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Book Review: The Dead and the Gone by Susan Beth Pfeffer (Series, #2)

Book Review: The Dead and the Gone by Susan Beth Pfeffer (Series, #2)Summary:
Seventeen-year-old Alex Morales works hard with his eyes on a good college.  He even works in a local pizza joint to pay for his own private Catholic school uniforms to help his Mami and Papi.  Papi is in Puerto Rico for his mother’s funeral and Mami is working late when an asteroid strikes the moon and everything changes.  New York City is struck by flooding and loss of infrastructure.  Alex is left alone to care for his two younger sisters, Julie and Briana, and slowly he begins to think that maybe things will always be this bad. Maybe Mami and Papi will never come back, the moon will never look right again, and there will never be a world where he can go to college and not be left caring for his little sisters.

Review:
I inhaled the first book in this series, in spite of the scientific flaws (which I addressed in my review of the first book).  Miranda’s journal ends so abruptly that I was eager to get to the next book right away.  I was surprised, then, when the second book starts back before the moon is struck with an entirely different family in a different area of the country.  This book shows Pfeffer’s abilities as a writer by showing the same apocalyptic event seen in the first book from the perspective of an entirely different family.

Miranda’s family is suburban-rural, agnostic/atheist humanist, blended (divorced parents with one remarried), and white.  Alex’s family is urban (NYC), Latino, and devotedly Catholic.  Both families are given room to have strengths and flaws, most of which have nothing to do with where they live, their ethnicities, or their religions (or lack of one).  I honestly was startled to see Alex and his and his sisters’ strong faith treated with such respect in this book after Miranda’s lack of faith was treated with equal respect in the first.  It’s easy, particularly in a book written as a journal, to mistake a character’s beliefs for an author’s, and Miranda, a teenage girl, has very strong beliefs.  This book reminded me that those beliefs were just Miranda’s, just as Alex’s beliefs are just his, and it shows how well Pfeffer is able to write characters.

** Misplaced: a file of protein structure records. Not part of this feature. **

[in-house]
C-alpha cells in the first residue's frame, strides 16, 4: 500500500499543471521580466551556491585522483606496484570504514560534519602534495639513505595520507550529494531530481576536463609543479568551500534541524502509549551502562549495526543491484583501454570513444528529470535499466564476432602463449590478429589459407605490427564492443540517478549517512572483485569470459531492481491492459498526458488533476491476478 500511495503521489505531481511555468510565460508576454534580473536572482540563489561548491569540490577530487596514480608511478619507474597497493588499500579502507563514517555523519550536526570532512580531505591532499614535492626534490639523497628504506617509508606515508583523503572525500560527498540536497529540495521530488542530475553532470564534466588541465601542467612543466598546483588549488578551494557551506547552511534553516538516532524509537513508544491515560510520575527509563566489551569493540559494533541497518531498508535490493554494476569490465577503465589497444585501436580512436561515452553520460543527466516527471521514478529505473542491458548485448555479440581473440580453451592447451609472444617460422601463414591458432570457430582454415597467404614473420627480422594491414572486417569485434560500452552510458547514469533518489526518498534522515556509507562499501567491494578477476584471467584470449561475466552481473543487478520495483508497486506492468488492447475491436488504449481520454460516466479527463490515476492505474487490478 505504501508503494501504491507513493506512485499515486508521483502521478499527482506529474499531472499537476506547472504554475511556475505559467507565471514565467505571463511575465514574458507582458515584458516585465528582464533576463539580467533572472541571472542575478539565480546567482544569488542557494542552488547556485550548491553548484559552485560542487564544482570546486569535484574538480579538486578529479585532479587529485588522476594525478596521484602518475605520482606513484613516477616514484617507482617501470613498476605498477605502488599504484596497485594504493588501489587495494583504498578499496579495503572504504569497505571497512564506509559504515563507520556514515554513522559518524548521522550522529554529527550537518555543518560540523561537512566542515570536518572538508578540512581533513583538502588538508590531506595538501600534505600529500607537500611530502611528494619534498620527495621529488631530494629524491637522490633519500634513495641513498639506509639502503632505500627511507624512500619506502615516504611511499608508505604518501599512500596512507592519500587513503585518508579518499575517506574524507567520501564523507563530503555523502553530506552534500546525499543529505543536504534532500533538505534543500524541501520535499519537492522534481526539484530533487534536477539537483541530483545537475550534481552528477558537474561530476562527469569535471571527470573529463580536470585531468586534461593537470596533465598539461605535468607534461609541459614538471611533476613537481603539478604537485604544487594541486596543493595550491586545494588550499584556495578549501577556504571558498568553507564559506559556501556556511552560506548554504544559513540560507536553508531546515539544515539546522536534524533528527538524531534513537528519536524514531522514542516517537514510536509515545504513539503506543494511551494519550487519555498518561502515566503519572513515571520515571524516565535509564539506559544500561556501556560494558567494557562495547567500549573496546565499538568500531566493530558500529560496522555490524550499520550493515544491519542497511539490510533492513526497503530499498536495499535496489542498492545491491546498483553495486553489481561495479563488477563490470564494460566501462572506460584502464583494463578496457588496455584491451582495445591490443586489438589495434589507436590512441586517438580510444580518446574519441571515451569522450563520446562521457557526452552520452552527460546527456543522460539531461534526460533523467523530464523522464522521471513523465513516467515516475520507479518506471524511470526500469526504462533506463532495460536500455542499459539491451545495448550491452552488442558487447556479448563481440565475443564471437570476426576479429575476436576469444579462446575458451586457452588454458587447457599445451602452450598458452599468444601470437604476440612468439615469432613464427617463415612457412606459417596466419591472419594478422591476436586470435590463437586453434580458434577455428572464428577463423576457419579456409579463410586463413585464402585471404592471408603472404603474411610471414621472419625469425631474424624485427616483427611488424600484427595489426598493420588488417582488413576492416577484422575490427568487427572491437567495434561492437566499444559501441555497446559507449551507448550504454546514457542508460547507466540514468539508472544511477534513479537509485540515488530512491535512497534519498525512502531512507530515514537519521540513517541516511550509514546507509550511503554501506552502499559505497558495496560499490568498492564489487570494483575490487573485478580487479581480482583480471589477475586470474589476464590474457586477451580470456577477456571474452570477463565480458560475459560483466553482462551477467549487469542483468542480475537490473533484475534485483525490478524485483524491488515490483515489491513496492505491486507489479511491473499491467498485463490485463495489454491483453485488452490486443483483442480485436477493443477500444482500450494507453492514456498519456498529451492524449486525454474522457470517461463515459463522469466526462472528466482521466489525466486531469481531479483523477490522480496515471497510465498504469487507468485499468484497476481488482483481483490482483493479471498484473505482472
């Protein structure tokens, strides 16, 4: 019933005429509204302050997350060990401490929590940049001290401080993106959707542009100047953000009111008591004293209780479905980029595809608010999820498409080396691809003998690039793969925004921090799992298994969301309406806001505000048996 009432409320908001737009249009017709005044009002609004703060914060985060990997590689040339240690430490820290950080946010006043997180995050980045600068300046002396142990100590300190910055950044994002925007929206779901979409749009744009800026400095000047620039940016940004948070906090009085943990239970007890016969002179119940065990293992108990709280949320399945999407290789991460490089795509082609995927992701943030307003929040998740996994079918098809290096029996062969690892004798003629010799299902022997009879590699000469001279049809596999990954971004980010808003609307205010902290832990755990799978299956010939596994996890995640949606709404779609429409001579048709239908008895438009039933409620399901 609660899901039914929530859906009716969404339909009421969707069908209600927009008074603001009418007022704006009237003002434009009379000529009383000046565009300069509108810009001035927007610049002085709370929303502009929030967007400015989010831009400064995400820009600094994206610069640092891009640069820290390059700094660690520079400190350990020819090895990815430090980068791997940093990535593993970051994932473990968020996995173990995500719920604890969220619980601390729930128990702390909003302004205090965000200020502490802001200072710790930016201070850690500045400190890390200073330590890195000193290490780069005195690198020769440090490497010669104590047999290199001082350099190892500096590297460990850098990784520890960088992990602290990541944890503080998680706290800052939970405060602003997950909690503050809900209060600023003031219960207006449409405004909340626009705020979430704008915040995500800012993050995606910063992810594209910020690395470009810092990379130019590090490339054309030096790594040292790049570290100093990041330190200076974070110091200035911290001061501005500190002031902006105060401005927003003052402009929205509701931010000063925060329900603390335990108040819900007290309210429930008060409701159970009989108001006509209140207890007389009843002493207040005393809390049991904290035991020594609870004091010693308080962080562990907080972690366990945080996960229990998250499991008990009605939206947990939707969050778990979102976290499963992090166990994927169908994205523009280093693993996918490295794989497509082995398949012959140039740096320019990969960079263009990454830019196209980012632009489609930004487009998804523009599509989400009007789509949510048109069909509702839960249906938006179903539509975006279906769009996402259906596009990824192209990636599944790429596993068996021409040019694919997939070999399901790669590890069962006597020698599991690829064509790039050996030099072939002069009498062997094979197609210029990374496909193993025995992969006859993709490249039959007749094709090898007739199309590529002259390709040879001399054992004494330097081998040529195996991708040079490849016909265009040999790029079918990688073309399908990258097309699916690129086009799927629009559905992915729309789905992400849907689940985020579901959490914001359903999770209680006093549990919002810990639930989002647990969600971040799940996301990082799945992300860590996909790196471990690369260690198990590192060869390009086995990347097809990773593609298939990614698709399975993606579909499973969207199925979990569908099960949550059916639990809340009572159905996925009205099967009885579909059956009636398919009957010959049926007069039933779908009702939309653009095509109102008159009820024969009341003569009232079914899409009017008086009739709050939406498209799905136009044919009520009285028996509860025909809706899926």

Some readers may find it odd and frustrating to go back in time to relive the apocalypse over again with different characters.  I personally enjoyed it, because the world falling apart is one of the best parts of post-apocalyptic fiction for me.  I also liked having the opportunity to see differences in how the apocalypse plays out based both on the location (suburban/rural versus urban) and the characters’ personalities and reactions.  However, that said, I can see how this set-up of two vastly different sets of characters in books one and two could be off-putting to certain readers.  Some religious readers may be turned off by the first book and Miranda’s staunch atheism.  Those who read the first book and enjoy it for precisely that reason may similarly be turned off by the second book’s heavy Catholicism and faith.  The diversity is a good thing but it also makes it hard to pinpoint an audience for the series.  Those who are open to and accepting of other belief systems would ultimately be the best match but that’s a demographic that can sometimes be difficult to find or market to.  However, if a reader is particularly looking for a diverse set of viewpoints of the apocalypse that is more than just characters’ appearances, this series will be a great match for them.

It should also be mentioned that this book is not a journal.  It is told in third person, from Alex’s viewpoint, although the dates are still mentioned.  It makes sense to do it this way, since Alex definitely does not come across as a character with the time or the inclination to keep a journal.  It would have been interesting to view the apocalypse from the viewpoint of a boy who did keep a journal, however.

The plot makes sense and brings in enough danger without being overly ridiculous.  It would have been nice to have maybe started the book just a bit earlier in the week to see more of Alex’s day-to-day life before the disaster.  Instead, we learn about it through flashbacks, which makes it a bit harder to get to know him than it was to get to know Miranda.

Overall, this is a surprising and enjoyable second book in this post-apocalyptic series that lets readers relive the apocalypse from the first book over again with a different set of characters.  This approach lends diversity to the series, as well as bringing in a greater variety of scenarios for those who enjoy the apocalypse process.  Recommended to those looking for a diverse presentation of beliefs and how those impact how characters deal with an apocalypse.

4 out of 5 stars

Source: Library

Buy It

Previous Books in Series:
Life As We Knew It, review

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